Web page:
Chris Low, a senior writer for ESPN.com, tweeted last week about that 1979 title showdown. “In a story I did years ago on Tennessee’s ’79 team, Terry Crosby told me Joe B. Hall got on the hotel elevator with him before the game and ignored him after Crosby said hello. Crosby proceeded to tell Hall in very colorful language he was going to shut down Kyle Macy – and did.”

• It was awesome to see SEC get eight NCAA tourney bids. That’s most ever in conference history. The previous mark was six, which was accomplished nine times, most recently in 2008.  By the way, SEC’s eight teams in the Top 50 RPI (Ratings Percentage Index) led the nation: No. 8 Tennessee, No. 10 Kentucky, No. 15 Auburn, No. 29 Texas A&M, No. 30 Arkansas, No. 42 Alabama, No. 43 Missouri and No. 46 Florida.

• While UK’s overall field goal shooting has been very respectable with 47 percent average in 34 games, we know defense will take you a long way. As you saw, Kentucky’s defense was remarkable in the SEC Tournament, limiting Alabama and Tennessee in field goal shooting percentage of 37.9 and 37.1, respectively, as the 24-10 Wildcats captured their fourth straight conference title. Having a sticky defense will help especially if UK is struggling on the offensive end. 

In addition, Kentucky needs to improve its free throw shooting – currently 69.7 percent for the season – to survive in the Big Dance.  When the game is on the line in the final minutes, the teams that make more free throws will usually advance. If UK – along with its sticky defense — can hit its free throws like it did against a very good Tennessee club, making 16 of 20 for 80 percent from the line, in last Sunday’s dramatic SEC tourney showdown, the Wildcats can go pretty far.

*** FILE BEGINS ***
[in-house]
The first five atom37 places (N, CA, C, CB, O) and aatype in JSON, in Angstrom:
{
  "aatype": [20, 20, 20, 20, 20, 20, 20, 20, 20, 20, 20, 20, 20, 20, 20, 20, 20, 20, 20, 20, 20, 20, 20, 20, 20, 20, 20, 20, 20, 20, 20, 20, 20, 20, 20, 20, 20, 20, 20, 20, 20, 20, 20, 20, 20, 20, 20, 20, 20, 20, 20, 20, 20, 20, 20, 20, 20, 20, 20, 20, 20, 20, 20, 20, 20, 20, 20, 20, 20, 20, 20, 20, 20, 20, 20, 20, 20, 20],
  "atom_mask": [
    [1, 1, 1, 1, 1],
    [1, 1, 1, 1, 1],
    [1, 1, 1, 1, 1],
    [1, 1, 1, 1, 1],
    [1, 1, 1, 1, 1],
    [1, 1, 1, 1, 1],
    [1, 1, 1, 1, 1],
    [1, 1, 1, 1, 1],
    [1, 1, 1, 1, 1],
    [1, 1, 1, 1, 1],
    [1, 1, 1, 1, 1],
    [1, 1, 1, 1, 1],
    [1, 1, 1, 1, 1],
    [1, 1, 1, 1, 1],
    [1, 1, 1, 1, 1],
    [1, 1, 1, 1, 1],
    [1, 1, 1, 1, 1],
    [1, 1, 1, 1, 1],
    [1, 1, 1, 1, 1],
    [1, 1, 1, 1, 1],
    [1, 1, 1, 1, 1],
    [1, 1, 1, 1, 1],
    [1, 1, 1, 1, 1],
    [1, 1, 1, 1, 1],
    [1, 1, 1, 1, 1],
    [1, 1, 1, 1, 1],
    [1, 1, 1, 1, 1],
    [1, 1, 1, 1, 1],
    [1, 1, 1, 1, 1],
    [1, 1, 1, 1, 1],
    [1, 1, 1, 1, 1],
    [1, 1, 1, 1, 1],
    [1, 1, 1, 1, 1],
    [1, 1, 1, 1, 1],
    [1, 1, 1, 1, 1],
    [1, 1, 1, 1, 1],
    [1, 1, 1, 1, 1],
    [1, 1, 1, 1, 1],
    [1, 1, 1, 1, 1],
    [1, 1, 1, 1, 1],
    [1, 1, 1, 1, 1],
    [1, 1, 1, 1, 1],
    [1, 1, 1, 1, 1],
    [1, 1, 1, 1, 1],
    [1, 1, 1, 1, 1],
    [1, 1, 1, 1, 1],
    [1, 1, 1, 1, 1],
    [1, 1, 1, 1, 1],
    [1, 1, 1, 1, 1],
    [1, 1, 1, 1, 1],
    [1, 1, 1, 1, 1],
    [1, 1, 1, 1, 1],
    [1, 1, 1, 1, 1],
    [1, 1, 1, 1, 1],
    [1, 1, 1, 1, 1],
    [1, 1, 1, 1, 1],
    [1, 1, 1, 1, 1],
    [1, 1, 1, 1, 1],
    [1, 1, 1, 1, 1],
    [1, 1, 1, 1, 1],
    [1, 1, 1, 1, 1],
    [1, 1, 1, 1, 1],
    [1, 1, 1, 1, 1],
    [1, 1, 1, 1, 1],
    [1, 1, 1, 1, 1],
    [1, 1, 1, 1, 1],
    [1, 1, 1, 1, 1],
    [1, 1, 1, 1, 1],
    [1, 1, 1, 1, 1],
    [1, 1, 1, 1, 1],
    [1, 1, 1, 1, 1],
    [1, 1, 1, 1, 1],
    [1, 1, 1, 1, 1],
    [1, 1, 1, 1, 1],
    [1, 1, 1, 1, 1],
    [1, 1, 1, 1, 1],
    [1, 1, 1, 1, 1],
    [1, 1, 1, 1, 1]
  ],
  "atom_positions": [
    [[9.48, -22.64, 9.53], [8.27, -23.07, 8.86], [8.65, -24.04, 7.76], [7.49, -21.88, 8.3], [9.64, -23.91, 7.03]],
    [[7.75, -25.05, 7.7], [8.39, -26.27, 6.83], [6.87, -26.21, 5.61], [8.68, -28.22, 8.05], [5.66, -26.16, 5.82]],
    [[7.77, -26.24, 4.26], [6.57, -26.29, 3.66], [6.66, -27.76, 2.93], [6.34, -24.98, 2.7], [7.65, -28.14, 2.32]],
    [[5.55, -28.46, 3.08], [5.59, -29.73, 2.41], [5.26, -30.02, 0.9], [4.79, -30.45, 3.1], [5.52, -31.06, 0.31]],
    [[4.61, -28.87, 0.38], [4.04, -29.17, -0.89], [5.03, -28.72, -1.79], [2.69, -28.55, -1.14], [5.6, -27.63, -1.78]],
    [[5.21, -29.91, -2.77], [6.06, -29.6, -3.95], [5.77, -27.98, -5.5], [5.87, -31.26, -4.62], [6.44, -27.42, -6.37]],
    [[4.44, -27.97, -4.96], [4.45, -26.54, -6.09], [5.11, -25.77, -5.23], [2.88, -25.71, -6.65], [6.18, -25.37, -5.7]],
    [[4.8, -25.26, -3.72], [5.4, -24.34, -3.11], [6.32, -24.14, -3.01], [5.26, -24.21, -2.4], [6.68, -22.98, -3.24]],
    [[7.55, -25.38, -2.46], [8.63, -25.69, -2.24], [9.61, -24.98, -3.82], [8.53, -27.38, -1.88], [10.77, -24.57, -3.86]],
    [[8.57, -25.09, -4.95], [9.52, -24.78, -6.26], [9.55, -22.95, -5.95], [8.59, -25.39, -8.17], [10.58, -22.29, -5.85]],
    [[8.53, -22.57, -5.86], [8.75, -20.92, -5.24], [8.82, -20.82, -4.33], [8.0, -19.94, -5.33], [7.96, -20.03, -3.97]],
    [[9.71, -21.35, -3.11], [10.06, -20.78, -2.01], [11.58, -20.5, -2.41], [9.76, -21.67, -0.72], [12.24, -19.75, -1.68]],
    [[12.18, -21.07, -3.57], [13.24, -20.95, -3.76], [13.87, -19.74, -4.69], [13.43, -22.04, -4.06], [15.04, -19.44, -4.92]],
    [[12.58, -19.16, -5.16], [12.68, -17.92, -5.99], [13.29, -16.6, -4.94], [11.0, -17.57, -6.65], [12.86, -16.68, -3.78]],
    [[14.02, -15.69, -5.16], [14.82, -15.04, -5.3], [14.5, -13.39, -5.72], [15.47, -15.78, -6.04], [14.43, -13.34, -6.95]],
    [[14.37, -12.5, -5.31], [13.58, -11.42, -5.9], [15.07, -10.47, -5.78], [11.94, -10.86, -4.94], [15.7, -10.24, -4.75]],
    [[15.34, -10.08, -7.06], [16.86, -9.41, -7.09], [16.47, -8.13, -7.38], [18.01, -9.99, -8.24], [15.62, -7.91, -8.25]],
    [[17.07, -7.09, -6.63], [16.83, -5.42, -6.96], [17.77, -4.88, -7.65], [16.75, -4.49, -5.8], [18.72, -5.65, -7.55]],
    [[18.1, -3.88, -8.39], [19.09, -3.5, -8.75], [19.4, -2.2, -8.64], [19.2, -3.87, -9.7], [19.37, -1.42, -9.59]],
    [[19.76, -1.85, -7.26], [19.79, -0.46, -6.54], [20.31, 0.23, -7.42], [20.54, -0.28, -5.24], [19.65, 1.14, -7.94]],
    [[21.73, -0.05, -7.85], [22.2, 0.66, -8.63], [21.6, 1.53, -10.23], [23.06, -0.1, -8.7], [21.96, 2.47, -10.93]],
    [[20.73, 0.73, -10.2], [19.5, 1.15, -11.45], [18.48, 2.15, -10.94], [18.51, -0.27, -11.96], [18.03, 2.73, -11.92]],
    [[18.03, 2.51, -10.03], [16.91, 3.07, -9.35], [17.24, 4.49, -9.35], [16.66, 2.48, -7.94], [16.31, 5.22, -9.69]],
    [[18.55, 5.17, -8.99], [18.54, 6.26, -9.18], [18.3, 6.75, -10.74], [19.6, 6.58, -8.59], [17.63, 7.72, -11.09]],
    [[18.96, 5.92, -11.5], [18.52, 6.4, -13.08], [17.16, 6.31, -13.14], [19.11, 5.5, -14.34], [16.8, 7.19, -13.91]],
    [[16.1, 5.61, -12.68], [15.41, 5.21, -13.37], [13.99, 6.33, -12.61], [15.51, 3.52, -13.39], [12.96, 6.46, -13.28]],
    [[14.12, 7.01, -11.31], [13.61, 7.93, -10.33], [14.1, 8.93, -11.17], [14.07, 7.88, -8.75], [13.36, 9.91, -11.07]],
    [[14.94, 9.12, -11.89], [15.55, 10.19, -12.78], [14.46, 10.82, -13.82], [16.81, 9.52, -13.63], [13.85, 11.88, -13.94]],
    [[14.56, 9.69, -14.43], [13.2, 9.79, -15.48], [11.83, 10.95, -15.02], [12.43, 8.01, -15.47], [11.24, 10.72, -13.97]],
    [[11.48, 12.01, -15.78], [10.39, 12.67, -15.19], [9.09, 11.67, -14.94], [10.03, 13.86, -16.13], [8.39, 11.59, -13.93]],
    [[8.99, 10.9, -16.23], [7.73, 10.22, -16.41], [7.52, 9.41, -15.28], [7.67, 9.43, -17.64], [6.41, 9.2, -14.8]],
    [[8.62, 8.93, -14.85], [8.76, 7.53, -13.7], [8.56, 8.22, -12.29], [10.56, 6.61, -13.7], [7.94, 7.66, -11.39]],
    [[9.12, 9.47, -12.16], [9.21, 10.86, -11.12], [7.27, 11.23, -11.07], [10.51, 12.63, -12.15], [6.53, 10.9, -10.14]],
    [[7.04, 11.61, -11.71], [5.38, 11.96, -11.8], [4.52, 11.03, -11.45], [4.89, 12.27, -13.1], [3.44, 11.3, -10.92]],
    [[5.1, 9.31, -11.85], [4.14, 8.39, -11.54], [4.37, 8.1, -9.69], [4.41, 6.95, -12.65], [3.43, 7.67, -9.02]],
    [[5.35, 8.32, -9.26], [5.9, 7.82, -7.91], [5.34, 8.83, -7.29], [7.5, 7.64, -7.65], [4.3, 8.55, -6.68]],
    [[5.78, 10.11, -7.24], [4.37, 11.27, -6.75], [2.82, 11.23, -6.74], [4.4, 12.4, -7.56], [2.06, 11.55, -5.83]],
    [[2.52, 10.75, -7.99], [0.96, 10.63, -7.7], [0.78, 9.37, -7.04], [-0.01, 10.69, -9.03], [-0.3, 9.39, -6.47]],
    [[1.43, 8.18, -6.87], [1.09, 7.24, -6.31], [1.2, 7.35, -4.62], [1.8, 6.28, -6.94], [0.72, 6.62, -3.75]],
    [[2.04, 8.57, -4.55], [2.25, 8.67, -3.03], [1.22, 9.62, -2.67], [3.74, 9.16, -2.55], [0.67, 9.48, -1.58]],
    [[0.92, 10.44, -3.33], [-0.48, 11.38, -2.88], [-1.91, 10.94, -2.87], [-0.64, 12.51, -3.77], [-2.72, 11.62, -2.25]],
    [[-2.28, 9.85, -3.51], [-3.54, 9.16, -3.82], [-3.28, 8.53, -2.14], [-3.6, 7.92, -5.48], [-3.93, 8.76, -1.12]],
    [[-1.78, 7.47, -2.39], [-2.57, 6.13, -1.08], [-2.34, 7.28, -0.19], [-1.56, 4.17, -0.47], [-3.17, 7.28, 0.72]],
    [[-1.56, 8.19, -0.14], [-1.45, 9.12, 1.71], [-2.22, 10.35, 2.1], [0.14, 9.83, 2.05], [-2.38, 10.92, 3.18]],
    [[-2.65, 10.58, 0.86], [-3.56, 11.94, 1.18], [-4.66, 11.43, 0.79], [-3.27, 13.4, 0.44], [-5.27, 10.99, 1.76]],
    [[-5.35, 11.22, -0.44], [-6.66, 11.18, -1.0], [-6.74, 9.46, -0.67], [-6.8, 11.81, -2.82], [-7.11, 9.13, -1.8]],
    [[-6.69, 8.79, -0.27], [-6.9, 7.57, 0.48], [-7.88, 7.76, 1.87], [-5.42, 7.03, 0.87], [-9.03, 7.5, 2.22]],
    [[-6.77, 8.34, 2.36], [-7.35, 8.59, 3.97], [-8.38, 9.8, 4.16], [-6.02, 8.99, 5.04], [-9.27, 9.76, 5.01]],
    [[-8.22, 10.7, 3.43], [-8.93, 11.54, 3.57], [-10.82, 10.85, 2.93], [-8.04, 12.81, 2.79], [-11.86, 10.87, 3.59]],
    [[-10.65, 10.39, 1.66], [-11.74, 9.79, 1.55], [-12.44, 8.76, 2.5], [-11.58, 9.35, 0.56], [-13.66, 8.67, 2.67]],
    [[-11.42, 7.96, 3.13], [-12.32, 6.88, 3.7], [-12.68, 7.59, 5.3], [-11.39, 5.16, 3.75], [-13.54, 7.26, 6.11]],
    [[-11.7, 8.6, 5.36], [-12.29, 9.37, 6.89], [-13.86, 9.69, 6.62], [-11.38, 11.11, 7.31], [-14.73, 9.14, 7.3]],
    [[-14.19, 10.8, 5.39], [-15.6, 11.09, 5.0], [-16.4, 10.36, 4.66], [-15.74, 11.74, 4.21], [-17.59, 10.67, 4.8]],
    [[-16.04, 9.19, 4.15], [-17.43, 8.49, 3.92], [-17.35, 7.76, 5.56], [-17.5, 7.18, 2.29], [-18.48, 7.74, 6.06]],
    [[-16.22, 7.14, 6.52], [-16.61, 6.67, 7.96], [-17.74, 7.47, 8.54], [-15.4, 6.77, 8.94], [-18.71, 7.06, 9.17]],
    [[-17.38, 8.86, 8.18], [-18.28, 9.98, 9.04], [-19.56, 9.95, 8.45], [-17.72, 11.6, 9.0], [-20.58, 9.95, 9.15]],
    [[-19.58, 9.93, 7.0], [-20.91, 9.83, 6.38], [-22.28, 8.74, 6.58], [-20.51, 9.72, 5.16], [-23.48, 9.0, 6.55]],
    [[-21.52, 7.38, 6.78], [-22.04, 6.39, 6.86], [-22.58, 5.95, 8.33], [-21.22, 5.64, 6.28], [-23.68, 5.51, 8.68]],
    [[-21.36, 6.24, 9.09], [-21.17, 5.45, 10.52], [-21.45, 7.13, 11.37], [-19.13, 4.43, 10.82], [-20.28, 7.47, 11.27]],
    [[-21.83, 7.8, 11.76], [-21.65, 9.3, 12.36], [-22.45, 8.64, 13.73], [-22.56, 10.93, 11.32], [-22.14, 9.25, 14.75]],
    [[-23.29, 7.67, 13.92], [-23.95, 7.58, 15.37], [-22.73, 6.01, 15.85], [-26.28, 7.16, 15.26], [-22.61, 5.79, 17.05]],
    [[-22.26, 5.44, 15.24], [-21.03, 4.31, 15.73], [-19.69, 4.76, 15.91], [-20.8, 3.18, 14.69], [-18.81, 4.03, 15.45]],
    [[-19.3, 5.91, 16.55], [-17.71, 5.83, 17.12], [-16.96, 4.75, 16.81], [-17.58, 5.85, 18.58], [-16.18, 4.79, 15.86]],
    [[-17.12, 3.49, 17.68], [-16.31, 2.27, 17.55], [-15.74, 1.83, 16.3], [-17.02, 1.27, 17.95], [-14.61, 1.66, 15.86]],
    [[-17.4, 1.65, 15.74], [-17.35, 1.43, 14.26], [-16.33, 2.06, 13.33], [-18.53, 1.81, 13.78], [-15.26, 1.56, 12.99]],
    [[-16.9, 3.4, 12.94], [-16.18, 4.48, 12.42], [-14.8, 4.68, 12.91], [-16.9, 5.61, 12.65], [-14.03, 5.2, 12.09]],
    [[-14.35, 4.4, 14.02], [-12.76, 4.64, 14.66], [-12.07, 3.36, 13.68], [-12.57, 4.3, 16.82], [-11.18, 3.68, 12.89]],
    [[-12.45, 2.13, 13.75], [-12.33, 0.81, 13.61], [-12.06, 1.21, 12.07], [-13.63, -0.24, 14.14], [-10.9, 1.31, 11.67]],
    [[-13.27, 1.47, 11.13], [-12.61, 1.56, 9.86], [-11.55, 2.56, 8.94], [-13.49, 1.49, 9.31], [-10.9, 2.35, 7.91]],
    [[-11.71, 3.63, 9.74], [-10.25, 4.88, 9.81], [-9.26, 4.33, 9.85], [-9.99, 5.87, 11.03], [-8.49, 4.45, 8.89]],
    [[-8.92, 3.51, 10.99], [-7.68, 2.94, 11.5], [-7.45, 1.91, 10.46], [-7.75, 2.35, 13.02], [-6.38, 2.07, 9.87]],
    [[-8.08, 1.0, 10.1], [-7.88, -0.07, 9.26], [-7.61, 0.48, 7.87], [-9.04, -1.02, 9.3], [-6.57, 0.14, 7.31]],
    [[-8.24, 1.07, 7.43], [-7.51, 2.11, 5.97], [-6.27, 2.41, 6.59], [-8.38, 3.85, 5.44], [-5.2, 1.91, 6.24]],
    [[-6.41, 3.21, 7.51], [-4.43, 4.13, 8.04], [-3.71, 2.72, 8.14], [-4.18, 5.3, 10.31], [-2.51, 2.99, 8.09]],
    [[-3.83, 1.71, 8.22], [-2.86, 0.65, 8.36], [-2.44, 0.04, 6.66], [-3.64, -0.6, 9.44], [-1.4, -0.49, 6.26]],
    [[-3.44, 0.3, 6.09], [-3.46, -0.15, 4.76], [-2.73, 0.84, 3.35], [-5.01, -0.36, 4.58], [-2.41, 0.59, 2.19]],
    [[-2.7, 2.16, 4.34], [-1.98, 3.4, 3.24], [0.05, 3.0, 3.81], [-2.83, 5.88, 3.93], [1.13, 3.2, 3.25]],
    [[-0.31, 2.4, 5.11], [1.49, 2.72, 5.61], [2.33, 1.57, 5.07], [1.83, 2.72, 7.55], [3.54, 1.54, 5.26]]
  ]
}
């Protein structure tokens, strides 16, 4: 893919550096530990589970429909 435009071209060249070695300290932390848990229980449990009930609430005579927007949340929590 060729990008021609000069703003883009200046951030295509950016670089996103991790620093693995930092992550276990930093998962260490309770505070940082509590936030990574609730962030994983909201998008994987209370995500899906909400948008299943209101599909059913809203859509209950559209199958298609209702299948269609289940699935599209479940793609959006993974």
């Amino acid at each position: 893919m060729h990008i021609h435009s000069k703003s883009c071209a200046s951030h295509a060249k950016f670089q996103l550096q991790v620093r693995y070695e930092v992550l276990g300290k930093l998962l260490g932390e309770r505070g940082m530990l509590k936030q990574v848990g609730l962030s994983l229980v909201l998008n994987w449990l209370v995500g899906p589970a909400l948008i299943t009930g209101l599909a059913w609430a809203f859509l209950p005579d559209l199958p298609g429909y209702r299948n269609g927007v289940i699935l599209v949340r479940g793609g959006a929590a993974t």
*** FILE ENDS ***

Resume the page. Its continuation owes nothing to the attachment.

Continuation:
Kentucky’s top free throw shooters are Quade Green (82 percent), Alexander (80.8 percent) and Knox (76.8 percent). Nick Richards is also doing well, hitting 72.5 percent.

• In women’s basketball, the NCAA Lexington Regional is an attractive one as far as UK rivals are concerned. We could see a potential regional title showdown at Rupp Arena on Sunday, March 25 between No. 1 seed Louisville and No. 3 seed Tennessee. Missouri is also in Lexington Regional as a No. 5 seed. If the Cardinals and the Lady Vols advance to Rupp Arena after opening round games, we should expect a very good crowd in the Sweet Sixteen and Elite Eight.

John Calipari speaks to the media following his team’s placement in the NCAA Tournament (Photo by Keith Taylor, Kentucky Today)

• At UK coach John Calipari’s house where the media, including yours truly, was invited watch the Selection Sunday show, energetic sophomore Wenyen Gabriel was asked about No. 5 seed Kentucky’s bracket in the NCAA South Regional where the Wildcats will travel to Boise, Idaho this week. “First impression was that we got put in a tough bracket. I looked through the bracket and it’s a tough bracket. But then again, it’s March. You got to play a tough game every day and we just have to focus on the game at hand. We got Davidson coming up. That’s a good team we got to focus on right there and I’m not trying to look too far down the bracket after we play Davidson. Hopefully, we win, then we’re going to look on to the next game.”